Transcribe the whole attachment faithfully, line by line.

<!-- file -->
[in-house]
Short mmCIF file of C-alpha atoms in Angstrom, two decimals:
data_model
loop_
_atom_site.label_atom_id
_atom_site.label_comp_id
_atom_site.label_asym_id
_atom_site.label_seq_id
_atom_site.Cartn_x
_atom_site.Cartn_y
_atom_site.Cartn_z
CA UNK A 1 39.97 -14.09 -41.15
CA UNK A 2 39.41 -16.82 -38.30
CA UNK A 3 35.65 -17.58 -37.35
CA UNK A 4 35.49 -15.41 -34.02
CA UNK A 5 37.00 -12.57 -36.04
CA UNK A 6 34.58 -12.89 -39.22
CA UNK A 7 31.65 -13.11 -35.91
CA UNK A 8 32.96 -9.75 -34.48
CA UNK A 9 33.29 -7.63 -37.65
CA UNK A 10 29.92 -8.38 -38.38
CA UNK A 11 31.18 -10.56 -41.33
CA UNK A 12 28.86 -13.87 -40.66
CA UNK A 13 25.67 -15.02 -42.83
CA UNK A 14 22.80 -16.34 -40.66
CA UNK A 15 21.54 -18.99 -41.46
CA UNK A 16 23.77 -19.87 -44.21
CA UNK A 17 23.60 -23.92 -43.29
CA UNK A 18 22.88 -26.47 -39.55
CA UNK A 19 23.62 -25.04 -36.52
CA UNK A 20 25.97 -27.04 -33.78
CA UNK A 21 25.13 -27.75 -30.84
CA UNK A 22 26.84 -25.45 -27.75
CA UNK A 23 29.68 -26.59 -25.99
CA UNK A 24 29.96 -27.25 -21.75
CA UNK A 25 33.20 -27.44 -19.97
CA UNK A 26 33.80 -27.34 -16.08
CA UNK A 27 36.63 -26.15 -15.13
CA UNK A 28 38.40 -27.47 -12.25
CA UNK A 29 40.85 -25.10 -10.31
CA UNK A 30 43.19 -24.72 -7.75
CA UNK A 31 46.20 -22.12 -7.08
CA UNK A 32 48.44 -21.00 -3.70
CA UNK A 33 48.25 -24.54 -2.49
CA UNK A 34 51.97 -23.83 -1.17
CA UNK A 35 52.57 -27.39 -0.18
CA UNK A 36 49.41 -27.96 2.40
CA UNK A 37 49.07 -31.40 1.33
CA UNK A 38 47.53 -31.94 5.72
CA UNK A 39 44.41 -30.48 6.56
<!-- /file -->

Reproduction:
[in-house]
Short mmCIF file of C-alpha atoms in Angstrom, two decimals:
data_model
loop_
_atom_site.label_atom_id
_atom_site.label_comp_id
_atom_site.label_asym_id
_atom_site.label_seq_id
_atom_site.Cartn_x
_atom_site.Cartn_y
_atom_site.Cartn_z
CA UNK A 1 39.97 -14.09 -41.15
CA UNK A 2 39.41 -16.82 -38.30
CA UNK A 3 35.65 -17.58 -37.35
CA UNK A 4 35.49 -15.41 -34.02
CA UNK A 5 37.00 -12.57 -36.04
CA UNK A 6 34.58 -12.89 -39.22
CA UNK A 7 31.65 -13.11 -35.91
CA UNK A 8 32.96 -9.75 -34.48
CA UNK A 9 33.29 -7.63 -37.65
CA UNK A 10 29.92 -8.38 -38.38
CA UNK A 11 31.18 -10.56 -41.33
CA UNK A 12 28.86 -13.87 -40.66
CA UNK A 13 25.67 -15.02 -42.83
CA UNK A 14 22.80 -16.34 -40.66
CA UNK A 15 21.54 -18.99 -41.46
CA UNK A 16 23.77 -19.87 -44.21
CA UNK A 17 23.60 -23.92 -43.29
CA UNK A 18 22.88 -26.47 -39.55
CA UNK A 19 23.62 -25.04 -36.52
CA UNK A 20 25.97 -27.04 -33.78
CA UNK A 21 25.13 -27.75 -30.84
CA UNK A 22 26.84 -25.45 -27.75
CA UNK A 23 29.68 -26.59 -25.99
CA UNK A 24 29.96 -27.25 -21.75
CA UNK A 25 33.20 -27.44 -19.97
CA UNK A 26 33.80 -27.34 -16.08
CA UNK A 27 36.63 -26.15 -15.13
CA UNK A 28 38.40 -27.47 -12.25
CA UNK A 29 40.85 -25.10 -10.31
CA UNK A 30 43.19 -24.72 -7.75
CA UNK A 31 46.20 -22.12 -7.08
CA UNK A 32 48.44 -21.00 -3.70
CA UNK A 33 48.25 -24.54 -2.49
CA UNK A 34 51.97 -23.83 -1.17
CA UNK A 35 52.57 -27.39 -0.18
CA UNK A 36 49.41 -27.96 2.40
CA UNK A 37 49.07 -31.40 1.33
CA UNK A 38 47.53 -31.94 5.72
CA UNK A 39 44.41 -30.48 6.56